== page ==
Outsourcing to German company blamed for 'bizarre' medical card judgments
Published 15/05/2014 | 02:30
THE Health Service Executive is outsourcing some of the medical card administration to a German company – a move which may be responsible for some "bizarre judgments", the Dail was told last night.
Some of the functions of the medical section have been outsourced to the billing and payment services company Arvato Finance, which has an operation in Clontarf in north Dublin, TDs were told.
Dublin North TD Clare Daly asked Junior Health Minister Alex White: "Is it the case that a German company Arvato is now reviewing the medical card situation?
"Maybe that's one of the reasons we've been getting bizarre judgments. Because the people charged with making those decisions haven't been getting the proper training and wages."
The claim was made during a debate on the ongoing controversy over the fall in discretionary medical cards.
Earlier, Taoiseach Enda Kenny admitted that "nobody should be asked whether their child still has Down Syndrome or not" in a bid to keep their medical card.
Mr Kenny was harangued in the Dail over the tens of thousands of medical cards that have been taken from people over the past three years.
Fianna Fail leader Micheal Martin said 31,000 discretionary medical cards "have been taken from very sick children and people with life limiting, life threatening and terminal conditions".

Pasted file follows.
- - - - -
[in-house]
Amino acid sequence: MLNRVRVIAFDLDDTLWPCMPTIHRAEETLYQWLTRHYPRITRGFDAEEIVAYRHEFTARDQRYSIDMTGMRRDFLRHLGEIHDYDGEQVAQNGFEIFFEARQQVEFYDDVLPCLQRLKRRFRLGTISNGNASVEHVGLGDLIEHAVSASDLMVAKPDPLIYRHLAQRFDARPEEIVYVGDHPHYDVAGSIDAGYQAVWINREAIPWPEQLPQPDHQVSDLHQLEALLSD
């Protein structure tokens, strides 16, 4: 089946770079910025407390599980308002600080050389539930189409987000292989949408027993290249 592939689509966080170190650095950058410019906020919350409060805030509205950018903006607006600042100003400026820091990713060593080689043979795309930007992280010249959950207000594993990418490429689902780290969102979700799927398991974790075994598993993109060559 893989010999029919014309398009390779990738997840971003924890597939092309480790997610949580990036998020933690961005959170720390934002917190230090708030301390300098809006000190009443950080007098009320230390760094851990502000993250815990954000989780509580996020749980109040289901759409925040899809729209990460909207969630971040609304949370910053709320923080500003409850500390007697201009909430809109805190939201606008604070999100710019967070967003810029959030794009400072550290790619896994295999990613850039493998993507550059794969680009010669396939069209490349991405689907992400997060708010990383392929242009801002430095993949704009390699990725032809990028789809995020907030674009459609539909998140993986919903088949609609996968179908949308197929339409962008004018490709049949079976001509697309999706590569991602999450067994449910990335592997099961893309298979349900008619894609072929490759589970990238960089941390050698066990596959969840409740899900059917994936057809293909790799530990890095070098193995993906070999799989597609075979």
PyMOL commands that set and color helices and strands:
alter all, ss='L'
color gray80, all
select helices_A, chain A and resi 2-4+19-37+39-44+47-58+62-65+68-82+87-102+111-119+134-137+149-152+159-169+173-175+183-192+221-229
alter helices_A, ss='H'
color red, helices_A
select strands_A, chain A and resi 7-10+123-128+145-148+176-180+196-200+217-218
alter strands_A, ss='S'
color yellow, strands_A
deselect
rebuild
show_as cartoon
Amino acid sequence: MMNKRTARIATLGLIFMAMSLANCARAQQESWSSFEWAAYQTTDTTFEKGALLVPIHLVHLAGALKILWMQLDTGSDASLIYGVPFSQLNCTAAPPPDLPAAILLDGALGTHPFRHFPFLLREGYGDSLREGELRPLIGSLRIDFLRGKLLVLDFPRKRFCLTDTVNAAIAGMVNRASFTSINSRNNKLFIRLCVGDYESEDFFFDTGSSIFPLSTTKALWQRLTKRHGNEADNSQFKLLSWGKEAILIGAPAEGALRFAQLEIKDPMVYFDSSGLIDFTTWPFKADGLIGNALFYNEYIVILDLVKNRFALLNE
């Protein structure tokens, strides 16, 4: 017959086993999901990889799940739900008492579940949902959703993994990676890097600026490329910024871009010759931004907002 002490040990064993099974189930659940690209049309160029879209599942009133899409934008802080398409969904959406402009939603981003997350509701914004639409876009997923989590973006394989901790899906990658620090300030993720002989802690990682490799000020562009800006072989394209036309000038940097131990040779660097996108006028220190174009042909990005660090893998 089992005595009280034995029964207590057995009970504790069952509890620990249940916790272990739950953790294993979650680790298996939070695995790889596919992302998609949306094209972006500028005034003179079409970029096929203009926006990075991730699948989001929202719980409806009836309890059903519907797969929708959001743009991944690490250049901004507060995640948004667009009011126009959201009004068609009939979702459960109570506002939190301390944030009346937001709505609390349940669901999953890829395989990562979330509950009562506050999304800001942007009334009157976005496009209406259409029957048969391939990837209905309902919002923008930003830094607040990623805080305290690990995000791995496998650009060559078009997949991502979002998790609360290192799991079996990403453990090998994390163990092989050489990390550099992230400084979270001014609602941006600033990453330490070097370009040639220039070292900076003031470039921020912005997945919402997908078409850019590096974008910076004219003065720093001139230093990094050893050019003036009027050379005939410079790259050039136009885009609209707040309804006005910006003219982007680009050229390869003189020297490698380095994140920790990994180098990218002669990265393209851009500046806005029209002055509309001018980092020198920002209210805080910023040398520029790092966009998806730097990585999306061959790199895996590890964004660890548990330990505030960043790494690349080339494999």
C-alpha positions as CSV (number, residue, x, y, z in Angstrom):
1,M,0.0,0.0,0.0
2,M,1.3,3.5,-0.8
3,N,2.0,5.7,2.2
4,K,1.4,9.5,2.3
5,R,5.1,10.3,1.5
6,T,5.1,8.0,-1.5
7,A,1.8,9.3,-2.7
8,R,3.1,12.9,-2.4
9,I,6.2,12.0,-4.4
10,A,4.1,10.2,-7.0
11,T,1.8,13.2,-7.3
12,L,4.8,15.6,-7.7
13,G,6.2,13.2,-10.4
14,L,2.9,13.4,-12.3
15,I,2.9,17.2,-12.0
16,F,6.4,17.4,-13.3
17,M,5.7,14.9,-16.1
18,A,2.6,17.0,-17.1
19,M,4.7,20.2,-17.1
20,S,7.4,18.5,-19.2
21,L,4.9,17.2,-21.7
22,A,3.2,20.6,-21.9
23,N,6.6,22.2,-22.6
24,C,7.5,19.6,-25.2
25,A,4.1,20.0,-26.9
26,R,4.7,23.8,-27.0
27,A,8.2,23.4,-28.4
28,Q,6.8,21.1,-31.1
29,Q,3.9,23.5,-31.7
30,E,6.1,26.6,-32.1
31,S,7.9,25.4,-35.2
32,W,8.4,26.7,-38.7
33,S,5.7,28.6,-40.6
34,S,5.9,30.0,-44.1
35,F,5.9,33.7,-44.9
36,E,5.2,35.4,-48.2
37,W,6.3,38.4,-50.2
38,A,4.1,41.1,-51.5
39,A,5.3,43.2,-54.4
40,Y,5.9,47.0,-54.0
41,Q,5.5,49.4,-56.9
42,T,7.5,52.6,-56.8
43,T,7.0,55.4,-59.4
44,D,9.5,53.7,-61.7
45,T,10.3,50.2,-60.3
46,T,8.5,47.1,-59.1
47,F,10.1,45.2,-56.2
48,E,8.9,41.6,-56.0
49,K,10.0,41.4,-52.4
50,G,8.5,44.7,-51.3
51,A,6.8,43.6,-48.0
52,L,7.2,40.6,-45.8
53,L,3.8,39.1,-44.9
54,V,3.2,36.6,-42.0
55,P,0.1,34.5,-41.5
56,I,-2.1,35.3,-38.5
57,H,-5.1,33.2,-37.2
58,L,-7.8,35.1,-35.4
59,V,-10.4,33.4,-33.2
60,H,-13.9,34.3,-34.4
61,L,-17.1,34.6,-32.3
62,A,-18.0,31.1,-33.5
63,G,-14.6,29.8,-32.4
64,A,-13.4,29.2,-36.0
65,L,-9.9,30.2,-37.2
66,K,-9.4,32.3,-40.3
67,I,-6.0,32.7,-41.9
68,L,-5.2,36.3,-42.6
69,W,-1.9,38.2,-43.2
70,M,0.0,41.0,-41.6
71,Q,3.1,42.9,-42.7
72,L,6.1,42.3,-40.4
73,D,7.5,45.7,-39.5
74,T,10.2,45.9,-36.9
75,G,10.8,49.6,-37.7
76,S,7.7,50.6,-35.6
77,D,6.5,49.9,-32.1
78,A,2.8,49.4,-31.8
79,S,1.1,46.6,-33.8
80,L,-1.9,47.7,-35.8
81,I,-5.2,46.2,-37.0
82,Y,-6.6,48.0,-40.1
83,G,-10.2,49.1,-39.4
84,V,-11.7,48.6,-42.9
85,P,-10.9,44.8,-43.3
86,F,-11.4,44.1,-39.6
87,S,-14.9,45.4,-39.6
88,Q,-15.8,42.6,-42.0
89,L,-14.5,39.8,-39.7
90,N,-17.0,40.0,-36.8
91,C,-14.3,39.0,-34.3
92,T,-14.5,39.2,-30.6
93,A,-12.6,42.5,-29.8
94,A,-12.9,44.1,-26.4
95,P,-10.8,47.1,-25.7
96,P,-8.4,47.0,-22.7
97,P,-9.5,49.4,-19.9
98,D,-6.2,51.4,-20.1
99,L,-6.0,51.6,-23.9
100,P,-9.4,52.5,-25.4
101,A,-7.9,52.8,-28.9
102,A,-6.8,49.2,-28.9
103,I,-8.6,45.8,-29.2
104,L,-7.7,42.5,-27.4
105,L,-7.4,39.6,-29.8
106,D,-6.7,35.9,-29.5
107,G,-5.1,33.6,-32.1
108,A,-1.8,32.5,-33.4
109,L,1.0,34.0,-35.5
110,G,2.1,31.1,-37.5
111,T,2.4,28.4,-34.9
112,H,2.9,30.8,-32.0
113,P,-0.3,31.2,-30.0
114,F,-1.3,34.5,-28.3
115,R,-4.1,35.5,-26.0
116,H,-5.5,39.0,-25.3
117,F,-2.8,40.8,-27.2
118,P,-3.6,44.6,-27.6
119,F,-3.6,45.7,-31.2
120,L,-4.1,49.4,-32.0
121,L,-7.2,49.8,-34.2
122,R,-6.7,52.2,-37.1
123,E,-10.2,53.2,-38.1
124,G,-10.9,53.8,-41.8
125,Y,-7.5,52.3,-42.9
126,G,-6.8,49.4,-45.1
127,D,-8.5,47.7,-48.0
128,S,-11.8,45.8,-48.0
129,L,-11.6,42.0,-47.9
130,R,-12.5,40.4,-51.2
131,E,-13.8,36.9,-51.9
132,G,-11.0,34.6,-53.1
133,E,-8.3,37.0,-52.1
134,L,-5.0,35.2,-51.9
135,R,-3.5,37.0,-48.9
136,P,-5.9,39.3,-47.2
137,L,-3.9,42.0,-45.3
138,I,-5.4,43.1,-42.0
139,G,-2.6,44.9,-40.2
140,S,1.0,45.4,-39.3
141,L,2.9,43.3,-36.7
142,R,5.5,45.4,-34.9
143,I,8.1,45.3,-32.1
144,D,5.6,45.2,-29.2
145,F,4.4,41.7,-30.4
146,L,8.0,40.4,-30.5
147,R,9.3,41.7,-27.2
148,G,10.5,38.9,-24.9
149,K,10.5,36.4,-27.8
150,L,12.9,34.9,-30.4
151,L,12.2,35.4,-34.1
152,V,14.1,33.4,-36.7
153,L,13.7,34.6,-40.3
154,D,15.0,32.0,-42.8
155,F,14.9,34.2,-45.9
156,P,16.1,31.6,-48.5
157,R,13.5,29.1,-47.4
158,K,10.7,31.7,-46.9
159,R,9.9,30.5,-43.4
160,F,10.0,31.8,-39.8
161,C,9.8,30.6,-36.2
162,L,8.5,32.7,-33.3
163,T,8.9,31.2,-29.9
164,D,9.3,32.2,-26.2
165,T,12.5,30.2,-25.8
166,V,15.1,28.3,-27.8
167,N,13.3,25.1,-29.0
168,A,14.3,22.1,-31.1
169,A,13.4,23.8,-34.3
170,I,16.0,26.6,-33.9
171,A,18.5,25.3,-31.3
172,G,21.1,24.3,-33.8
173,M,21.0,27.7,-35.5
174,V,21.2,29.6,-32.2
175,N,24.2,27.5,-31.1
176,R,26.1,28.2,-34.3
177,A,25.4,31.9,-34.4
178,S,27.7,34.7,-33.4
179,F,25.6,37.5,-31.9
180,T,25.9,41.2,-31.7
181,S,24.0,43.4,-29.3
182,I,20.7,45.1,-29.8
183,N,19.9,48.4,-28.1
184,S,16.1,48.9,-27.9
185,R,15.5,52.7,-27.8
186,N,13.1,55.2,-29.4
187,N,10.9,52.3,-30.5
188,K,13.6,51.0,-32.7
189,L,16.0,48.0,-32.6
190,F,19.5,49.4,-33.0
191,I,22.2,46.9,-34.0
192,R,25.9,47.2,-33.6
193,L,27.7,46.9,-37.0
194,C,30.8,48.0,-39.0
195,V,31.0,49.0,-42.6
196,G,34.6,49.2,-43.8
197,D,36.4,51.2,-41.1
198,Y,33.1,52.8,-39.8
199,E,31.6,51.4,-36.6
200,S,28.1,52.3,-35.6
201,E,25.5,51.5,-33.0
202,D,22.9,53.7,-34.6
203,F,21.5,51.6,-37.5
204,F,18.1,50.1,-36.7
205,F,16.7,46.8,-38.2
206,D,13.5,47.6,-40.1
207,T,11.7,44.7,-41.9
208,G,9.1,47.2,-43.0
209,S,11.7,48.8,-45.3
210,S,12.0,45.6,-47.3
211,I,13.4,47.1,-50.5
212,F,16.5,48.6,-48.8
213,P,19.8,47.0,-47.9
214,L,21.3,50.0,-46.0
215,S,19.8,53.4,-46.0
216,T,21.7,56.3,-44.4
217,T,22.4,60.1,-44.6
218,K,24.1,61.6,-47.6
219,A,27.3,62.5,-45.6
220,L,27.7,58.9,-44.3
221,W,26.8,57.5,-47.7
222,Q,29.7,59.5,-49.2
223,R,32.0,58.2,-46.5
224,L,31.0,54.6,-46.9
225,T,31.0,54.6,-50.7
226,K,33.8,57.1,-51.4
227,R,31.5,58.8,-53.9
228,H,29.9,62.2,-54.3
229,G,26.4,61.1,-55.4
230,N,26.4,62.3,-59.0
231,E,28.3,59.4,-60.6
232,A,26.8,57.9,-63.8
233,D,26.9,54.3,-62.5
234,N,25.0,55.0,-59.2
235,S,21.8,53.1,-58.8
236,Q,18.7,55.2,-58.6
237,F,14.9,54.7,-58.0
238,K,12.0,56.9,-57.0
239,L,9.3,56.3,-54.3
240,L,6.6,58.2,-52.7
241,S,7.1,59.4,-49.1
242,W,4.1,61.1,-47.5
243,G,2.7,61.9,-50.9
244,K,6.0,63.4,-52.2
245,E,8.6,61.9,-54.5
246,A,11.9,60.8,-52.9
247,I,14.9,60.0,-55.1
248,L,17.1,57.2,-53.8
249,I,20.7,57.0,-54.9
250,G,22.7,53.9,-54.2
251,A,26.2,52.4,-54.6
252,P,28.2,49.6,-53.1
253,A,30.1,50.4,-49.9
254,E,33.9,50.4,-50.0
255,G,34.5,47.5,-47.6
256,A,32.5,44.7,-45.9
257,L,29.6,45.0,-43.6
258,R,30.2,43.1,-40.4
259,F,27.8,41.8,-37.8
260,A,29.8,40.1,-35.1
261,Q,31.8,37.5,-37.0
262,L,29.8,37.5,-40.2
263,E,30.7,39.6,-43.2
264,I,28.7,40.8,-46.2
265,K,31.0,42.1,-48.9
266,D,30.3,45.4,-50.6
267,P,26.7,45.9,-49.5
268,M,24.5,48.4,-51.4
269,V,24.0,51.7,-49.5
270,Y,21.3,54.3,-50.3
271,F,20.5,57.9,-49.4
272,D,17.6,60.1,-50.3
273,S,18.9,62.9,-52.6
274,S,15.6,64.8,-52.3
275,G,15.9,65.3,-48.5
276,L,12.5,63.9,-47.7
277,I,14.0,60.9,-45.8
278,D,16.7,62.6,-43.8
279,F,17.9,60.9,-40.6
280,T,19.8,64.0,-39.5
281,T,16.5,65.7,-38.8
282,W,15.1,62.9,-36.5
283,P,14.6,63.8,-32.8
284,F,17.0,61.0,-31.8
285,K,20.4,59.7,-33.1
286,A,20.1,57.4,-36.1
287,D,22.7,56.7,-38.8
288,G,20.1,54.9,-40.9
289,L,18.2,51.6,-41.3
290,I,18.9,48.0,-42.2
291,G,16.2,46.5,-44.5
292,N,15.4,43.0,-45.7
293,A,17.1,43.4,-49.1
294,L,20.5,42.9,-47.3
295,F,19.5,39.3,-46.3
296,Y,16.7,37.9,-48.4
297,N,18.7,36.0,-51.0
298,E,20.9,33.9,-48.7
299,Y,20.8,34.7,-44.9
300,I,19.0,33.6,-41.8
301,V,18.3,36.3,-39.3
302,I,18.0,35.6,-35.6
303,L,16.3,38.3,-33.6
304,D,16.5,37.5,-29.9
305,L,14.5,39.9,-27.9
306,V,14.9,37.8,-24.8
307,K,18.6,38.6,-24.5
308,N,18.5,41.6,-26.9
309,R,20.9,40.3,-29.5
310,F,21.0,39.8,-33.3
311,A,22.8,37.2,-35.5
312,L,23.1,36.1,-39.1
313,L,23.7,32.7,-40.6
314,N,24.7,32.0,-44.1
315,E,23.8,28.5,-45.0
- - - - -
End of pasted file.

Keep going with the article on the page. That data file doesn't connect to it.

He highlighted the case of four-year-old Ben Hughes from Trim, Co Meath, whose story was revealed by the Irish Independent on Monday.
His mother Amanda Hughes told how she was asked to prove her son "still had Down Syndrome" in a battle to keep his medical card.
Responding to Mr Martin, the Taoiseach said: "Nobody should be asked the question: 'Is your child still Down Syndrome or not?'.
Speaking about the medical card issue in general, Mr Kenny added: "There is not an attempt here to show lack of understanding, compassion or consideration for people who have these challenges. It is a question of getting a system that is fair."
Meanwhile, Health Minister James Reilly added there had been a lot of disparity countrywide in the numbers of cards distributed.
"That is not a fair transparent system, and not one we could continue to stand over," he said.
He admitted that due to the centralisation of the medical card scheme, it was "not satisfactory" that people were no longer being informed of the other services available to them if they lose their card.
Dr Reilly said he remains determined to stay at the helm of the embattled Health Department, but admits his "destiny" lies in the Taoiseach's hands.
Following a meeting at the Oberstown Campus for young offenders in north Dublin, alongside the new Minister for Children Charlie Flanagan, Dr Reilly said rumours of his "resignation have been greatly exaggerated".
The former Lusk GP insisted he planned to remain in the difficult health portfolio for the lifetime of the coalition Government.
"That would be my intention but I am not in control of my destiny in all these matters – there are large buses in Dublin when I cross the street that could see me out," he quipped.
Mr Reilly pulled out of addressing last week's annual conference of the Irish Nurses and Midwives Organisation citing ill health.
"I want to apologise to all the people we had made arrangements with," Dr Reilly said yesterday.